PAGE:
International Bulletin No8 [EN] [DE] [ES] [FRA] [RU] [AR]

The coup attempt and the continuing dispute in its aftermath was not only the concern of Turkey but of the workers’ and communist parties all over the world. Definitely, the course of the events should be considered regarding the class struggle in Turkey but at the same time that very coup attempt also referred to the class struggle around the world, indicating the relentless rivalry and weaknesses within the imperialist order.

In order to share with the international communist movement, the International Relations Bureau of the Communist Party,Turkey has prepared an analysis which consists of 10 critical questions on recent coup attempt and its aftermath in Turkey.

The following International Bulletins of Communist Party,Turkey will cover the answers of  these 10 questions in pairs.

The list of the questions is as follows:

1- Who were the plotters of the coup attempt? (See the link for Bulletin No6)

2-What was the aim of the coup attempt? (See the link for Bulletin No6)

3- Were there any chance for the attempt to be successful?  (See the link for Bulletin No7)

4 - What is the place of Gulen movement in the history of Turkey?  (See the link for Bulletin No7)

5 – Is it possible for capitalism and bourgeois politics in Turkey to normalize in near future? (See below)

6 – Is it possible for Turkey to shift toward the Russia-Iran axis? (See below)

 7- Is there a connection between the NATO Summit that took place this summer in Warsaw on July 8-9 and the military coup attempt in Turkey one week after the Summit? (See forthcoming Bulletins)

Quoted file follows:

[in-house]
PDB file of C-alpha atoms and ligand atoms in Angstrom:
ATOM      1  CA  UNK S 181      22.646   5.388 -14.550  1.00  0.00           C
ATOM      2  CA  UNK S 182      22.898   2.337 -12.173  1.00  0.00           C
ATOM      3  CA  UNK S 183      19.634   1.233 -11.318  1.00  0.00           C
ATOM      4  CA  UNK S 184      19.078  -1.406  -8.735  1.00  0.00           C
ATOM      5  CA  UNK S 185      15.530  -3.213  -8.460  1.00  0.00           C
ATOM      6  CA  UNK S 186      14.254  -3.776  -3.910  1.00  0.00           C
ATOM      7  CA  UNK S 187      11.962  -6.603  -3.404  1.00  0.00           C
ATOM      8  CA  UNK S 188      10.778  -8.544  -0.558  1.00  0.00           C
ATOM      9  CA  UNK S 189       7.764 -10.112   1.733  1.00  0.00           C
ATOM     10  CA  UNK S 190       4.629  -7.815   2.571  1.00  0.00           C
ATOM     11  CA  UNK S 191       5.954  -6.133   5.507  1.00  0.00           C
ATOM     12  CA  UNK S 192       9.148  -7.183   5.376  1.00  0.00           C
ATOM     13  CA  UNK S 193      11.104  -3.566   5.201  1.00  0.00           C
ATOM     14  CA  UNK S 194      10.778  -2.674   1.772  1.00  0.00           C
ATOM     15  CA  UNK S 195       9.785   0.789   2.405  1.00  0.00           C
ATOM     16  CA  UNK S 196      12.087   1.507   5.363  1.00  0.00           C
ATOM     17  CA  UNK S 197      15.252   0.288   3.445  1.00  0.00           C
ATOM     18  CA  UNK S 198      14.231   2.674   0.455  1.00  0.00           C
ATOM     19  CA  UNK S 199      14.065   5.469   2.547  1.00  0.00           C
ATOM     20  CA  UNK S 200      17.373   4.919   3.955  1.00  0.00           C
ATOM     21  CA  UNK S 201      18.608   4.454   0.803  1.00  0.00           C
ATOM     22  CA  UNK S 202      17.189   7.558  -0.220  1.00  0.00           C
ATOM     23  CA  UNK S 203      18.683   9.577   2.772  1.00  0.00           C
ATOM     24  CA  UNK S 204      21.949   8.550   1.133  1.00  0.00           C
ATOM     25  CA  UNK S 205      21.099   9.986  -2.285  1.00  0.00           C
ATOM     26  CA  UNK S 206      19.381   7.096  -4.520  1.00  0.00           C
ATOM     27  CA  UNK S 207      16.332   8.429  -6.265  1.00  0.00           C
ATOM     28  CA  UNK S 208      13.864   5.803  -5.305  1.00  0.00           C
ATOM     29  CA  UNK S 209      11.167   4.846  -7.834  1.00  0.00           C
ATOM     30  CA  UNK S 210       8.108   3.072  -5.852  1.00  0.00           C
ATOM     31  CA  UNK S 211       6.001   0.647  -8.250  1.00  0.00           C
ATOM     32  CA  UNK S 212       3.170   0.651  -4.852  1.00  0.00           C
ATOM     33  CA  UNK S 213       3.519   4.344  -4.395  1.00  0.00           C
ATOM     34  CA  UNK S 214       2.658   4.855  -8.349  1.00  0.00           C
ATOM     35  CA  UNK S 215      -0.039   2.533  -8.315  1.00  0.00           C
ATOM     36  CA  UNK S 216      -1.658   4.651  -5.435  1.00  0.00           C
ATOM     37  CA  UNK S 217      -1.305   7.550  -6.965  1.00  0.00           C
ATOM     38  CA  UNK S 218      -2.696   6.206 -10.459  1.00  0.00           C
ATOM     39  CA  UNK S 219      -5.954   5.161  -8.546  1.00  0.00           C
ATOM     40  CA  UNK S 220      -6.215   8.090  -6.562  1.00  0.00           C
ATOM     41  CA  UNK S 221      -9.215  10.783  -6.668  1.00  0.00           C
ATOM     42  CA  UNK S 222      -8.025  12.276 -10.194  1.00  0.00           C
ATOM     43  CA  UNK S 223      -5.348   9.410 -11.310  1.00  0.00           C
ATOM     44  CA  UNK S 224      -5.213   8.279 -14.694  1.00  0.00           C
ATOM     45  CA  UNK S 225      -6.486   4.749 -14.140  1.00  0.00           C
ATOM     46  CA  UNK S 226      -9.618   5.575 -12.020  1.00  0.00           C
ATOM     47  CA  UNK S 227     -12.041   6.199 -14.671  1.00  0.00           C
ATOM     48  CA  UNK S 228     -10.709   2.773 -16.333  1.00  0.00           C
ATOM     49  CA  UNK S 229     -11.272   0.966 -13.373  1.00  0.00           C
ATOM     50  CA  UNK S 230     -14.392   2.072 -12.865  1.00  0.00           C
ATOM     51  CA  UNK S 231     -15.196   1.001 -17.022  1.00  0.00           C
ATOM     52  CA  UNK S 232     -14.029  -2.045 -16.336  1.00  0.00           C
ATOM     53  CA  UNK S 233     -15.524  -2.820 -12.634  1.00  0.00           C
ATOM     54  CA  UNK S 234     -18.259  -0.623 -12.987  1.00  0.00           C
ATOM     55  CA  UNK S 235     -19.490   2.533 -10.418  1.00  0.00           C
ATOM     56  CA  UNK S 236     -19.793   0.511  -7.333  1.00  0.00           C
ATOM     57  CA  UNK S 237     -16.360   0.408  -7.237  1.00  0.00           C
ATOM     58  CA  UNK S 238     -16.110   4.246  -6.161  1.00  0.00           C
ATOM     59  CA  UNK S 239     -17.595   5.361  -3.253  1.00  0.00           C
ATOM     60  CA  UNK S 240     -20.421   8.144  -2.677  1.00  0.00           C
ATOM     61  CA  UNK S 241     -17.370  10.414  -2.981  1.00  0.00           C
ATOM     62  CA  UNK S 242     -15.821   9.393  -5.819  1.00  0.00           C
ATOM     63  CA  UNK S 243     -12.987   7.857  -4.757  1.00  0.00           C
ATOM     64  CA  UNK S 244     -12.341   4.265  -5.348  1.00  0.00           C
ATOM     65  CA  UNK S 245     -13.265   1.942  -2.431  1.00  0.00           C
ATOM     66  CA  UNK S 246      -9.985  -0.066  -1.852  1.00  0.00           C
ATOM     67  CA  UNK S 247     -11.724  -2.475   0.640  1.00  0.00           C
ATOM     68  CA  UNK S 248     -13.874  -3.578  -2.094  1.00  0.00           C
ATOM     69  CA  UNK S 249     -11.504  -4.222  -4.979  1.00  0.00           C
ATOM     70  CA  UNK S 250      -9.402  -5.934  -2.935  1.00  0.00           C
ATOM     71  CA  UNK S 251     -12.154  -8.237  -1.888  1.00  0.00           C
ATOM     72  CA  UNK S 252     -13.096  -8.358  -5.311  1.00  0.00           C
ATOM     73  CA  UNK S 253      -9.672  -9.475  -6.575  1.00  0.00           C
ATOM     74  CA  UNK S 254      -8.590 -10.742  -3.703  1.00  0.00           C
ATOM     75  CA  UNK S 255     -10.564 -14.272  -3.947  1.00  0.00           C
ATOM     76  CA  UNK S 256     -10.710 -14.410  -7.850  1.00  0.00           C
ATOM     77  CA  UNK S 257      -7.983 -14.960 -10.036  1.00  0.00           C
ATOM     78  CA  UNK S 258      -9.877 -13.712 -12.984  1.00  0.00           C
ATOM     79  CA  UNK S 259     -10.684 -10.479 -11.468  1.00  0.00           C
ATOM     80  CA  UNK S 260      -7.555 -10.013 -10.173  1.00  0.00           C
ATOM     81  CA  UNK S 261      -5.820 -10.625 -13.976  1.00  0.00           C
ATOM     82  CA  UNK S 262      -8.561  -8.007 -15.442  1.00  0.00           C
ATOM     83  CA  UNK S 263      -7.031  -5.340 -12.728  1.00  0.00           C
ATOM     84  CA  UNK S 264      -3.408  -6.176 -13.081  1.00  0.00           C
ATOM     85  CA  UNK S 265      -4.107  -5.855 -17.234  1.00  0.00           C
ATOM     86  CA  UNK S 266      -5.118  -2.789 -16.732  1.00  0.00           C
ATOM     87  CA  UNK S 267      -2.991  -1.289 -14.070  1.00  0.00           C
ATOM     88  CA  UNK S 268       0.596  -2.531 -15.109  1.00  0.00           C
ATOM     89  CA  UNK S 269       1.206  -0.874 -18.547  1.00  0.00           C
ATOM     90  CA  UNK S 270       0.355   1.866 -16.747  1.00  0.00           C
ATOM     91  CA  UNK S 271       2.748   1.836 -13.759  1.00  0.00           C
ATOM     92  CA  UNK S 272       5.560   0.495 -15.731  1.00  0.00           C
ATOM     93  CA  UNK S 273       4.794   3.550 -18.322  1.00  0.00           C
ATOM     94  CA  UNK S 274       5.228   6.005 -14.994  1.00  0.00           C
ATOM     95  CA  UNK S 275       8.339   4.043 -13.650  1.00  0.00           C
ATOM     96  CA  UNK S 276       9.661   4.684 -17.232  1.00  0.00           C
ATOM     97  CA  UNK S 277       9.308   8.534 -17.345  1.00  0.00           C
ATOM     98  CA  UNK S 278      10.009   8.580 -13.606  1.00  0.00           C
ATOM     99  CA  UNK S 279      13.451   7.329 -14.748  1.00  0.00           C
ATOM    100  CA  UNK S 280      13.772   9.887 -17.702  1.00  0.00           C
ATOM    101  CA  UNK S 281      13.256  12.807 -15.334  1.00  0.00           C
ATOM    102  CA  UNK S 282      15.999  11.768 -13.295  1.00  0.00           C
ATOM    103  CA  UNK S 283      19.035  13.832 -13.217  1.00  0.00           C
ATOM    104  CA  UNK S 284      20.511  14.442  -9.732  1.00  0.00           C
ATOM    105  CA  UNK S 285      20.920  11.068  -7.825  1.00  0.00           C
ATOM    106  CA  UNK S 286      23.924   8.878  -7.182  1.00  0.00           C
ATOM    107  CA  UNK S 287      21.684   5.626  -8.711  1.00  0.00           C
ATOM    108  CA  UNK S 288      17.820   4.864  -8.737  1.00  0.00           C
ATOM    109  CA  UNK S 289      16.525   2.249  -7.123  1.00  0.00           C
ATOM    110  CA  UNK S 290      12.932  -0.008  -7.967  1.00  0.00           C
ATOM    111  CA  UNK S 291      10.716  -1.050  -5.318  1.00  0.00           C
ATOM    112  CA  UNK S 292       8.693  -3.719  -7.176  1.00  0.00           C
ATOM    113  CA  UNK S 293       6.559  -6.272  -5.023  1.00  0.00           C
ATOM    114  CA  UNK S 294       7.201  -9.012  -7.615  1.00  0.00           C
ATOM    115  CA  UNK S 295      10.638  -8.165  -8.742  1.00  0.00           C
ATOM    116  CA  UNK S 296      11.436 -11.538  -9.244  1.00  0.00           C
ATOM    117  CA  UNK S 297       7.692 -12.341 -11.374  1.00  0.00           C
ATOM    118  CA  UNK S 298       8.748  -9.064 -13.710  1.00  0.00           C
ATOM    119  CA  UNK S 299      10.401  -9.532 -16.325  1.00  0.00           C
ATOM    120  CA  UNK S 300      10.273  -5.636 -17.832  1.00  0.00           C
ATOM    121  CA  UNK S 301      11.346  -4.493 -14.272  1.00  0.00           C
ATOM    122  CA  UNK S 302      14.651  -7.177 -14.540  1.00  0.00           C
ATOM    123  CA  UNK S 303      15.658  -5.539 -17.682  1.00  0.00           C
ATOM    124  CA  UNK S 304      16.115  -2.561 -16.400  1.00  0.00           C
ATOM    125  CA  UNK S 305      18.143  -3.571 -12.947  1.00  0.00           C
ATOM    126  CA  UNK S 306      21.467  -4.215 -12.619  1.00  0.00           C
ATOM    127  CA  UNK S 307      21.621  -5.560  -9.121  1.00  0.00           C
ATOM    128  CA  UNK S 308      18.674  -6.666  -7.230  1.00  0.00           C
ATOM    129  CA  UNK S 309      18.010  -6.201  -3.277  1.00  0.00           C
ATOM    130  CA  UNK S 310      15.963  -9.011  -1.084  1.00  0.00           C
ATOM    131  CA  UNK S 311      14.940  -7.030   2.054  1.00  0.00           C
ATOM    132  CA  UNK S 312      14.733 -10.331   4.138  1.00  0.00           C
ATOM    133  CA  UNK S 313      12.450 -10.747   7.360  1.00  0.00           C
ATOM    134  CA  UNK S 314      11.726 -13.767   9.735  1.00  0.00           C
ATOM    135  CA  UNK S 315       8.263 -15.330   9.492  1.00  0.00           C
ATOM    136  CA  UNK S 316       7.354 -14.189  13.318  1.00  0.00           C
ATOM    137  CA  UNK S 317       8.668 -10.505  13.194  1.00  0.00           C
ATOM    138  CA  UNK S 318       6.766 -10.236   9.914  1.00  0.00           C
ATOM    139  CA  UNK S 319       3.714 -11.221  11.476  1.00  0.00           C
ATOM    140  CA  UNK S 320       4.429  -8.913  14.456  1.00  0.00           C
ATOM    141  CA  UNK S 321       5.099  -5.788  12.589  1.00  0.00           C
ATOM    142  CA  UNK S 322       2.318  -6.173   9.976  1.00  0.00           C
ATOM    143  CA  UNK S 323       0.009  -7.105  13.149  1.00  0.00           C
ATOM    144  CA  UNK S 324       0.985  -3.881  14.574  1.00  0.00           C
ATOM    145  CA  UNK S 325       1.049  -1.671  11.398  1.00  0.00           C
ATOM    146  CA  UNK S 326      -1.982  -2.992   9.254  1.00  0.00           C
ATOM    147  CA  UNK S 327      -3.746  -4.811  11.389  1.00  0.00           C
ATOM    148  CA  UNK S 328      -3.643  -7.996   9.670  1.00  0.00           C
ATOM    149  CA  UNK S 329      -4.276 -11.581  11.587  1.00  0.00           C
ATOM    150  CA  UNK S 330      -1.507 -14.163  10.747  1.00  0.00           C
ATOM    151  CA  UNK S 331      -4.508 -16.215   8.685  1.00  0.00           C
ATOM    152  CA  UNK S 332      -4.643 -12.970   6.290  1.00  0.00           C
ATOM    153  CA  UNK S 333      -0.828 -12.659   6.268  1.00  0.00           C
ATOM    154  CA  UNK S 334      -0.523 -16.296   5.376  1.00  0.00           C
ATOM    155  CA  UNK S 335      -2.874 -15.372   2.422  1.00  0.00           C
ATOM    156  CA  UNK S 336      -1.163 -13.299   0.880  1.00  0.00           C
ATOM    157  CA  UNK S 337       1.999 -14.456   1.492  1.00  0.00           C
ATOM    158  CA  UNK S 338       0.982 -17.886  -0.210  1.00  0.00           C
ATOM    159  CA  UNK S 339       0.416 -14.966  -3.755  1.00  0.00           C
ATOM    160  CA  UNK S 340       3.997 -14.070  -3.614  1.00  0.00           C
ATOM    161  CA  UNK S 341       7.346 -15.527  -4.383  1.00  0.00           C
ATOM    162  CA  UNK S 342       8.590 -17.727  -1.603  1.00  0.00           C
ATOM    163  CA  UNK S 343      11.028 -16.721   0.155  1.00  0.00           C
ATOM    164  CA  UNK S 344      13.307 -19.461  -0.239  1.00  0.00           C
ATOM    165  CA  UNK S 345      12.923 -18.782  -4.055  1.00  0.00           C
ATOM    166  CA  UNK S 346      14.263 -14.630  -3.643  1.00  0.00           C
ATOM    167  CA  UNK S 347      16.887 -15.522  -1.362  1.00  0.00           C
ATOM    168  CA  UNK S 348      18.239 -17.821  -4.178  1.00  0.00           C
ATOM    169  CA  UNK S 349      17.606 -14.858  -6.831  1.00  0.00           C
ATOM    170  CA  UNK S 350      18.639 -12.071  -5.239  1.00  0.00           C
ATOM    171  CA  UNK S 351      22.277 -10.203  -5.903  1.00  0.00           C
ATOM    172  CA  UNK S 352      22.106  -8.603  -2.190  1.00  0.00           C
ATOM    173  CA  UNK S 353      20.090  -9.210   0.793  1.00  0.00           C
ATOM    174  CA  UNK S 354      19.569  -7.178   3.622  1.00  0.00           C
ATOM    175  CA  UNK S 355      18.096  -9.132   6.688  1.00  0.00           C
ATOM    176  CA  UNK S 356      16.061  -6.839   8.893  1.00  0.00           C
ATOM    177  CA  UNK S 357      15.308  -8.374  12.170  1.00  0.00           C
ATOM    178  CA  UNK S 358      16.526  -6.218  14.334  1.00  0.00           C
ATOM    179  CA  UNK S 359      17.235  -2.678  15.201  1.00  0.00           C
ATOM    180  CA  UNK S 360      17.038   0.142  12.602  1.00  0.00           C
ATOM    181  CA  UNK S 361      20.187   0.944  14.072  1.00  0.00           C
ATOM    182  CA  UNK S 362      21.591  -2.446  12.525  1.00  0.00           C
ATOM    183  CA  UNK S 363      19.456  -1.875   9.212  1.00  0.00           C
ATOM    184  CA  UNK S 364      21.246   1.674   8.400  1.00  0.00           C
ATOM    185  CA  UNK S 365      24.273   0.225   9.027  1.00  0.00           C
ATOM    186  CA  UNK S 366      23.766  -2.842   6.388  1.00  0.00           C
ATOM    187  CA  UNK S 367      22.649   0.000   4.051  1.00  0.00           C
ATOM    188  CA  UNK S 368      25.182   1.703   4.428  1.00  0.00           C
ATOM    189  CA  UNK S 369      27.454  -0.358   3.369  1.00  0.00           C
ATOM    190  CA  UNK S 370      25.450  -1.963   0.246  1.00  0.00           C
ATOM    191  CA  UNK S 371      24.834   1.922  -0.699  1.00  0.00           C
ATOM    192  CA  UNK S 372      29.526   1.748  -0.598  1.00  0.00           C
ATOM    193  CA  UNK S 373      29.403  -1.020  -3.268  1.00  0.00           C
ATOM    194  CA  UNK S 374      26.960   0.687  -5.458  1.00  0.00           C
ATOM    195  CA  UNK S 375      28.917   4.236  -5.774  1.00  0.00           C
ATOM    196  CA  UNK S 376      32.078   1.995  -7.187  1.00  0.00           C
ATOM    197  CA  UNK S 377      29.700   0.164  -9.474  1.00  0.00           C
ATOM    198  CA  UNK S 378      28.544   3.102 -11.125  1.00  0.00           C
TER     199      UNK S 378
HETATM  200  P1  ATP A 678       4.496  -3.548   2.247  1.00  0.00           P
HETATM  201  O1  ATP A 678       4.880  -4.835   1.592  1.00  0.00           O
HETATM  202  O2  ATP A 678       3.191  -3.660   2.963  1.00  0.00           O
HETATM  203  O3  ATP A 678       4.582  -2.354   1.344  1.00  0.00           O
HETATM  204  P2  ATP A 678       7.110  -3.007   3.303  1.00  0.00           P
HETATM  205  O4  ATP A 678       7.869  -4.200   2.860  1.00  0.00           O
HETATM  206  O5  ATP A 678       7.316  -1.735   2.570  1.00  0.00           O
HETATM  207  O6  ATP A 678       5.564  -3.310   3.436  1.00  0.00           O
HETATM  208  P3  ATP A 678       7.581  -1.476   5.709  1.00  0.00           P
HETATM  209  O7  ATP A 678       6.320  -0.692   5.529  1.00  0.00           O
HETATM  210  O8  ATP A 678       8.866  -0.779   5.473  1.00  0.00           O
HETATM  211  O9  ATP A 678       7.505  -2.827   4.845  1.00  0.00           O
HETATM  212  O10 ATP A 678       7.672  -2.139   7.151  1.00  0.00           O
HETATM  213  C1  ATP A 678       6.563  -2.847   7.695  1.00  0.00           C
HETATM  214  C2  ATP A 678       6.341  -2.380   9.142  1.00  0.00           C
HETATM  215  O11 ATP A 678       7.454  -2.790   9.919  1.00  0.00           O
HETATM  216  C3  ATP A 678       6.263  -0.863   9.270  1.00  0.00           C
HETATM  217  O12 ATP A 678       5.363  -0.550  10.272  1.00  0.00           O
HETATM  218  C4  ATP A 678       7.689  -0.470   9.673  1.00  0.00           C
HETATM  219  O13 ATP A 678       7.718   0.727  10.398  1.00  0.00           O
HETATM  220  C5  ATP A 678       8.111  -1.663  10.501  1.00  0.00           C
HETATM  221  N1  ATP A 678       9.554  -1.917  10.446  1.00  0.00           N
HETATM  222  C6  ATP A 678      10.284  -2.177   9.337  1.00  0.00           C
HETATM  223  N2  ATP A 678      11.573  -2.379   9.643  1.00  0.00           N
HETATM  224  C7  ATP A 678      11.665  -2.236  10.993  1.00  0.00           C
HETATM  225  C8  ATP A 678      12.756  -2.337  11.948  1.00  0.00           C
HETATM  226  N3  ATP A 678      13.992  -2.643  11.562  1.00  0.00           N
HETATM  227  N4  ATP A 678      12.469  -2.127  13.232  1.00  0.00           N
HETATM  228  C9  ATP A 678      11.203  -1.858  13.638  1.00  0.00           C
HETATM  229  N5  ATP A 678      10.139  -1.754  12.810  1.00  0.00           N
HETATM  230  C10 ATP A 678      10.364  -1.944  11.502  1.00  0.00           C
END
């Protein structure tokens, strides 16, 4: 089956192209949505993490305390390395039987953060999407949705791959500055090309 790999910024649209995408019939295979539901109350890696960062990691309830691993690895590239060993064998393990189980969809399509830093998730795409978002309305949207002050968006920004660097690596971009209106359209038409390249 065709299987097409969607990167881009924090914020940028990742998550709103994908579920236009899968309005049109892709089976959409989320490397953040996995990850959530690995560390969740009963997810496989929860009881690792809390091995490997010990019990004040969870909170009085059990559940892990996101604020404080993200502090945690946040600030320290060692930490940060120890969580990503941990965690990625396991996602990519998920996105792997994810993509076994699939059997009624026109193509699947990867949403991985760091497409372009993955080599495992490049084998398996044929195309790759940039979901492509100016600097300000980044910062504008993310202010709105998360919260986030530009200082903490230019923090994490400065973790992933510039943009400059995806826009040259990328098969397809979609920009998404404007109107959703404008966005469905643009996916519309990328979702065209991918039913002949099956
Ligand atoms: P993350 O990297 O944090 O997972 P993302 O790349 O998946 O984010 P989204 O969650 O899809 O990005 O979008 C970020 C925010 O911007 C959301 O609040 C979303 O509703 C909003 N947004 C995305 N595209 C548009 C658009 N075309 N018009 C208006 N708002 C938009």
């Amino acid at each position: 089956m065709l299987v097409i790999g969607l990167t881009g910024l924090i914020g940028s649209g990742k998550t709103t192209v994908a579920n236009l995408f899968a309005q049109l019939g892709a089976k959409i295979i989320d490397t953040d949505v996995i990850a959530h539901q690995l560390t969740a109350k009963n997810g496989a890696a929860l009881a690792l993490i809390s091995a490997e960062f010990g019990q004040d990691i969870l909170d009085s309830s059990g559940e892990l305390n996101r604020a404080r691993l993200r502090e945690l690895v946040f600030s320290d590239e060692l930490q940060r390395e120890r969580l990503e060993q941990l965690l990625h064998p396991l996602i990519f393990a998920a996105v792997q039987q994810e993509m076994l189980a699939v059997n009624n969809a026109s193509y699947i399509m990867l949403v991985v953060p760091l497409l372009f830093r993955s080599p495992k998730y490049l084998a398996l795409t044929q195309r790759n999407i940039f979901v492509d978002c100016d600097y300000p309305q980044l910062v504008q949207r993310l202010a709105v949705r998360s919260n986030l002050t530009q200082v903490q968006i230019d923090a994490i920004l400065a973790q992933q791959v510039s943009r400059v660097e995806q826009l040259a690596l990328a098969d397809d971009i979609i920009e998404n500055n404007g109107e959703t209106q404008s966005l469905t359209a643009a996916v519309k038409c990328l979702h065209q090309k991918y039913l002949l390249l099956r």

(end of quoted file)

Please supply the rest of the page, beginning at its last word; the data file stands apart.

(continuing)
8- Can AKP and Erdogan succeed a restoration after the partial liquidation of the state? (See forthcoming Bulletins)

 9- Is the future for Turkey an islamist dictatorship led by Erdoğan? (See forthcoming Bulletins)

10- Are there any opportunities for a working class politics in Turkey as it is today? 
(See forthcoming Bulletins)

The International Relations Bureau regards the perspectives from the international communist movement, and will be expecting contributions and questions which will be involved in further analysis. The contact address is as follows: [email protected]

[DE] [ES[FRA] [RU]  See below for [AR]

5 – Is it possible for capitalism and bourgeois politics in Turkey normalize in near future?

No doubt that there is not any “normal” capitalism for the working class politics. Yet the term “normalization” refers to a more or less steady regime, which is able to manage possible crisis while the system of exploitation continues to exist.

In the aftermath of the coup, such a normalization seems unlikely in Turkey. This is more related to the elusive position of the Turkish bourgeoisie along imperialist powers than to AKP’s hopes of a dictatorship.

Imperialist centers, which stayed silent during the coup began unwillingly to announce their support for the “elected government” as the failure of the attempt became clear. However, media organizations dependent on such centers began to expose their real purposes.

At this point, it is likely that the NATO and US will not let Erdogan in peace and unless a very particular kind of compromise is achieved, they will try to discharge him. The AKP under Erdogan rule is experiencing the fear of that.